The week that is G2E Asia inevitably gets me thinking about what the Asian gaming industry will look like in 10 years’ time. What sort of innovations will have found their way onto gaming floors? What new jurisdictions will be finding their way onto the global gaming map? Will Japan finally have an IR to call its own?
Perhaps most intriguing for me, however, is Macau itself and what role it will play in the Greater Bay Area – a region of some 66 million people within a 200-kilometre radius incorporating Hong Kong, Macau and Guangdong province.
Macau is already the entertainment hub of Asia and the gaming hub of the world, but what will happen as its borders with China and Hong Kong are gradually eroded?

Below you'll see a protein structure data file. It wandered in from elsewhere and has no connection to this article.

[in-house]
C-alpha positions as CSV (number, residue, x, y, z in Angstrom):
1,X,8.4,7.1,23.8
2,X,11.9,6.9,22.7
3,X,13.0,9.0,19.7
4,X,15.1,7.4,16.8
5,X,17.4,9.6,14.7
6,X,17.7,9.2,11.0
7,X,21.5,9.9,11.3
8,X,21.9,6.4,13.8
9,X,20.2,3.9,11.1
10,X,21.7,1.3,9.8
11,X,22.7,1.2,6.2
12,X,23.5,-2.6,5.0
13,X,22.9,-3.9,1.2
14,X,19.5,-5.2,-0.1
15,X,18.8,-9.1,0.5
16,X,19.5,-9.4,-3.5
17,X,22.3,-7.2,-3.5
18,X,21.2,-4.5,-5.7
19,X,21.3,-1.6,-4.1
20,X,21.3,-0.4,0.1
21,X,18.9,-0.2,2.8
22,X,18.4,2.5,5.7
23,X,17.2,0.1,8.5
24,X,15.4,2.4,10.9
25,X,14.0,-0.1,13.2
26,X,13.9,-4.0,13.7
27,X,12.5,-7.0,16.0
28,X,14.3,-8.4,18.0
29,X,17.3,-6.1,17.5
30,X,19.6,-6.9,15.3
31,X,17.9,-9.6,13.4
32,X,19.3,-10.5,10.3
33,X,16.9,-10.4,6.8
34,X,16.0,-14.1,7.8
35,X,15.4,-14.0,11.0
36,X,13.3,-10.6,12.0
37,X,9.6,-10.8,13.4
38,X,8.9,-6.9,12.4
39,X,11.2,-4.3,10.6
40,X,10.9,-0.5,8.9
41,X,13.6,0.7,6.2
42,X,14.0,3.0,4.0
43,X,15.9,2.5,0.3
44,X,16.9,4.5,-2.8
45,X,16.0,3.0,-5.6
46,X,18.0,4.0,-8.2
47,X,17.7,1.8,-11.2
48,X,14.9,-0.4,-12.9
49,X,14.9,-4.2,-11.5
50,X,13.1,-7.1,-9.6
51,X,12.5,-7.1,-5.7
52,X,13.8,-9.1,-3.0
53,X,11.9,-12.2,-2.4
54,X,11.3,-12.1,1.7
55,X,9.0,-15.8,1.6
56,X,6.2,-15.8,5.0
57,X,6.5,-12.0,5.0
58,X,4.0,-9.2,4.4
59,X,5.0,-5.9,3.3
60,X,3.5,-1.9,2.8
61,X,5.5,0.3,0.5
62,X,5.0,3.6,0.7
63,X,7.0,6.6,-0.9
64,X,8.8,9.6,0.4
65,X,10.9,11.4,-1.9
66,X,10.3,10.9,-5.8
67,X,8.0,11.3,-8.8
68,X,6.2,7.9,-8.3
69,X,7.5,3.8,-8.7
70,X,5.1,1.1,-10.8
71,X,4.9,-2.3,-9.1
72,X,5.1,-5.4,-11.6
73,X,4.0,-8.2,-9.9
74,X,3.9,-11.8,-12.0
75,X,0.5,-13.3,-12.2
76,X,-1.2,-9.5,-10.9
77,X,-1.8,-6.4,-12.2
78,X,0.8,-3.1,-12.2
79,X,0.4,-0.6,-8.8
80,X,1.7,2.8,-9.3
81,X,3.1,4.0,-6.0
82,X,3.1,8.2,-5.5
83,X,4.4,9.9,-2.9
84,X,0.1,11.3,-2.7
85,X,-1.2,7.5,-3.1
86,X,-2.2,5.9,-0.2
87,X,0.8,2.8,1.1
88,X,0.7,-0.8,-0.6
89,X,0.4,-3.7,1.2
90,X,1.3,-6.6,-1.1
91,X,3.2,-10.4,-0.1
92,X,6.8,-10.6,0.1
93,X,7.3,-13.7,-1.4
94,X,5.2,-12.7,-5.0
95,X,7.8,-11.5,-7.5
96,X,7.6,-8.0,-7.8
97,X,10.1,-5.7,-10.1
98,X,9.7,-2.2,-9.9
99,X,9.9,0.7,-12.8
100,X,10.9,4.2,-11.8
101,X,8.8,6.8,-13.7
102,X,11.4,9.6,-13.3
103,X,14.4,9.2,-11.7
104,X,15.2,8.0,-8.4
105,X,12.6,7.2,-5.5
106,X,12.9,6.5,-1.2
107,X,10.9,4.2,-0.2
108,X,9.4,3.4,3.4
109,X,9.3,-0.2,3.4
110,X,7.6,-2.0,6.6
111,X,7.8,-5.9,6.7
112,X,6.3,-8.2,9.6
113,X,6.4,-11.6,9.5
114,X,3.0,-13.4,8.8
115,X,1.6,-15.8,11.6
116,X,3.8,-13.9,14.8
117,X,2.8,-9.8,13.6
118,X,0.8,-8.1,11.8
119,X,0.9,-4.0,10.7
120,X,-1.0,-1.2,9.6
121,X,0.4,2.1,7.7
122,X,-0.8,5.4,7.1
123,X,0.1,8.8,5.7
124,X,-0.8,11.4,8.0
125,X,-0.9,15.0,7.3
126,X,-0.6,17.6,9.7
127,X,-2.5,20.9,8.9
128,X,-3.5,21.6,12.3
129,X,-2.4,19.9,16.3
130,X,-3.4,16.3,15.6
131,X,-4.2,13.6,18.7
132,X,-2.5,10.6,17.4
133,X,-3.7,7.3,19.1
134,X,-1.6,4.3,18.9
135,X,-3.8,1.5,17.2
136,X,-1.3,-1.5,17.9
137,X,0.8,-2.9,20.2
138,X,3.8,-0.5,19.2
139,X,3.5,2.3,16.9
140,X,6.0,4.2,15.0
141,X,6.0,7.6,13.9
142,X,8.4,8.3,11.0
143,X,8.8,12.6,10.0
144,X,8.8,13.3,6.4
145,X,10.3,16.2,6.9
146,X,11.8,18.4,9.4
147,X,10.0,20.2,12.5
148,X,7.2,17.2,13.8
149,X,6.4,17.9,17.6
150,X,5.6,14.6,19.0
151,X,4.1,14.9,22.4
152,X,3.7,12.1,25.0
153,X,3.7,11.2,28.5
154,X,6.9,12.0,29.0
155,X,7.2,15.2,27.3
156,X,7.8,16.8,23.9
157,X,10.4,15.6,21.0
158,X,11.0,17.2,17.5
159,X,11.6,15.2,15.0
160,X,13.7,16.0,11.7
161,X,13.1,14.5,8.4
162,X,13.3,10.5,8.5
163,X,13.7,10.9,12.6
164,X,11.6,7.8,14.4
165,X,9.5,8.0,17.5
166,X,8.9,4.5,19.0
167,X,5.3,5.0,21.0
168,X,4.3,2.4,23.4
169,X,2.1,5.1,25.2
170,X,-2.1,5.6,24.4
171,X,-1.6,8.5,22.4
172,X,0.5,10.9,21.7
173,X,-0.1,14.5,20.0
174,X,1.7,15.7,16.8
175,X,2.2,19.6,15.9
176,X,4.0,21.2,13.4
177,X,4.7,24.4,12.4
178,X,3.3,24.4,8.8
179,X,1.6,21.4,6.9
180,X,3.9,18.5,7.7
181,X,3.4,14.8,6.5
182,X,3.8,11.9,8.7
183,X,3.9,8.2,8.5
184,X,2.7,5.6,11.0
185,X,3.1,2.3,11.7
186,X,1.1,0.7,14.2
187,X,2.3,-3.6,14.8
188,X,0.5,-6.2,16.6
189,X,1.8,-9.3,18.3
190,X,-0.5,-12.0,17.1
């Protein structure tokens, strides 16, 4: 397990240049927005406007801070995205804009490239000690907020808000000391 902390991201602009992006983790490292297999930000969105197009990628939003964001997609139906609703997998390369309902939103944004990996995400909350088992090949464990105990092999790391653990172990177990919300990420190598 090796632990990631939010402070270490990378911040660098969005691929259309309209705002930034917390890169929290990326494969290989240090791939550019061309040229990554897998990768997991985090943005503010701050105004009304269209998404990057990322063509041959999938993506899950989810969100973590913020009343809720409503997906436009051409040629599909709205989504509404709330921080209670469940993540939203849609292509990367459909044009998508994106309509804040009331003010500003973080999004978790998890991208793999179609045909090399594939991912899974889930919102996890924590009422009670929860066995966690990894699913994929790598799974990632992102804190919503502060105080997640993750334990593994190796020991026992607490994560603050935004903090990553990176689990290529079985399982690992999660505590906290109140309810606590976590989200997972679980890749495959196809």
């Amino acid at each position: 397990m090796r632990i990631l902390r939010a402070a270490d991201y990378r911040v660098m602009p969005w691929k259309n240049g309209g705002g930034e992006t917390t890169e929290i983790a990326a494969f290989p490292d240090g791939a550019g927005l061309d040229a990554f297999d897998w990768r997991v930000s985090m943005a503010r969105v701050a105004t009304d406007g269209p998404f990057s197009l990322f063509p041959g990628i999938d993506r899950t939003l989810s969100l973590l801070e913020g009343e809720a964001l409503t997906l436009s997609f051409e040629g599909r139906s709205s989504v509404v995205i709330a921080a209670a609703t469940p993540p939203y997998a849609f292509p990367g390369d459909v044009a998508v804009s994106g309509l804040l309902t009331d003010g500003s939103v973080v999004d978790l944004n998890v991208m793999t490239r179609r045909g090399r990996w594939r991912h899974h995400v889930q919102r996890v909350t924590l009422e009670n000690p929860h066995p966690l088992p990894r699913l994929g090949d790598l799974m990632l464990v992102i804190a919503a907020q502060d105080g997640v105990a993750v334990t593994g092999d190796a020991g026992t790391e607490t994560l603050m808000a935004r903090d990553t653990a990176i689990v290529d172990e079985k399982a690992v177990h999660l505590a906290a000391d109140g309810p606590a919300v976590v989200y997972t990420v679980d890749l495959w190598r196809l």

The prospect of having these borders opened up is a mouth-watering one for Macau which, for all of its success in recent years, has still barely scratched the surface of the Chinese tourism market.
And if Macau is to see visitation from China and elsewhere enjoy significantly more growth, what measures will the city take to provide the accommodation and infrastructure needed to welcome them?
These are the issues that will define the Macau we’ll see in 2028.